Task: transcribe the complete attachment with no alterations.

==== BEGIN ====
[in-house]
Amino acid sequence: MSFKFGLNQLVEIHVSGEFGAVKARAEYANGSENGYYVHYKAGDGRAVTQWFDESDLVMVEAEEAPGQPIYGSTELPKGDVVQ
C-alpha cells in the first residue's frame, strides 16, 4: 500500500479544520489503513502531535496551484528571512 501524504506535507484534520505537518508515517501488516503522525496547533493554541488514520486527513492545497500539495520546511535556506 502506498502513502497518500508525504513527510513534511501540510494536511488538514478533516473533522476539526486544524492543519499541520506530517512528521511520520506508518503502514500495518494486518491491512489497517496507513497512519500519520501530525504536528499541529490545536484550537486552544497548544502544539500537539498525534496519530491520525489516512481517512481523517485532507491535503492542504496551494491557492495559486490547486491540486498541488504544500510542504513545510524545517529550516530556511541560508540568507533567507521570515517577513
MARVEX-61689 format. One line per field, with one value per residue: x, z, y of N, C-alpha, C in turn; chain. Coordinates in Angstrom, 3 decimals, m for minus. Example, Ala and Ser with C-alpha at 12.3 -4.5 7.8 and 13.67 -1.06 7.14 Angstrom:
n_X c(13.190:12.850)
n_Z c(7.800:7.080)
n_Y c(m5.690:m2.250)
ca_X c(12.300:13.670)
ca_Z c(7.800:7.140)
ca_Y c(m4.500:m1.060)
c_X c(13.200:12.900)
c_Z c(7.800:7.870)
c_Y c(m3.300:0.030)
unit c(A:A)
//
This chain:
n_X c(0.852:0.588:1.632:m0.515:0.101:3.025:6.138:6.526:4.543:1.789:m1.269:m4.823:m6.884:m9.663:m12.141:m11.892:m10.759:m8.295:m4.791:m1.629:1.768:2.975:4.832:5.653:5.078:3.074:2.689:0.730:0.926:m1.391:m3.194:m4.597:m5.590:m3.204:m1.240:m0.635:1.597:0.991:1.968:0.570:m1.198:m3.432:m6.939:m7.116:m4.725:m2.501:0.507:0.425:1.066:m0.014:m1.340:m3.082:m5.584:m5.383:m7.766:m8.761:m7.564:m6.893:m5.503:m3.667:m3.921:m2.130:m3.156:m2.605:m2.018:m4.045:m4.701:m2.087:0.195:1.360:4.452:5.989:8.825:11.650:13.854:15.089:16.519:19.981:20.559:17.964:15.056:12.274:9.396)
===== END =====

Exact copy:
[in-house]
Amino acid sequence: MSFKFGLNQLVEIHVSGEFGAVKARAEYANGSENGYYVHYKAGDGRAVTQWFDESDLVMVEAEEAPGQPIYGSTELPKGDVVQ
C-alpha cells in the first residue's frame, strides 16, 4: 500500500479544520489503513502531535496551484528571512 501524504506535507484534520505537518508515517501488516503522525496547533493554541488514520486527513492545497500539495520546511535556506 502506498502513502497518500508525504513527510513534511501540510494536511488538514478533516473533522476539526486544524492543519499541520506530517512528521511520520506508518503502514500495518494486518491491512489497517496507513497512519500519520501530525504536528499541529490545536484550537486552544497548544502544539500537539498525534496519530491520525489516512481517512481523517485532507491535503492542504496551494491557492495559486490547486491540486498541488504544500510542504513545510524545517529550516530556511541560508540568507533567507521570515517577513
MARVEX-61689 format. One line per field, with one value per residue: x, z, y of N, C-alpha, C in turn; chain. Coordinates in Angstrom, 3 decimals, m for minus. Example, Ala and Ser with C-alpha at 12.3 -4.5 7.8 and 13.67 -1.06 7.14 Angstrom:
n_X c(13.190:12.850)
n_Z c(7.800:7.080)
n_Y c(m5.690:m2.250)
ca_X c(12.300:13.670)
ca_Z c(7.800:7.140)
ca_Y c(m4.500:m1.060)
c_X c(13.200:12.900)
c_Z c(7.800:7.870)
c_Y c(m3.300:0.030)
unit c(A:A)
//
This chain:
n_X c(0.852:0.588:1.632:m0.515:0.101:3.025:6.138:6.526:4.543:1.789:m1.269:m4.823:m6.884:m9.663:m12.141:m11.892:m10.759:m8.295:m4.791:m1.629:1.768:2.975:4.832:5.653:5.078:3.074:2.689:0.730:0.926:m1.391:m3.194:m4.597:m5.590:m3.204:m1.240:m0.635:1.597:0.991:1.968:0.570:m1.198:m3.432:m6.939:m7.116:m4.725:m2.501:0.507:0.425:1.066:m0.014:m1.340:m3.082:m5.584:m5.383:m7.766:m8.761:m7.564:m6.893:m5.503:m3.667:m3.921:m2.130:m3.156:m2.605:m2.018:m4.045:m4.701:m2.087:0.195:1.360:4.452:5.989:8.825:11.650:13.854:15.089:16.519:19.981:20.559:17.964:15.056:12.274:9.396)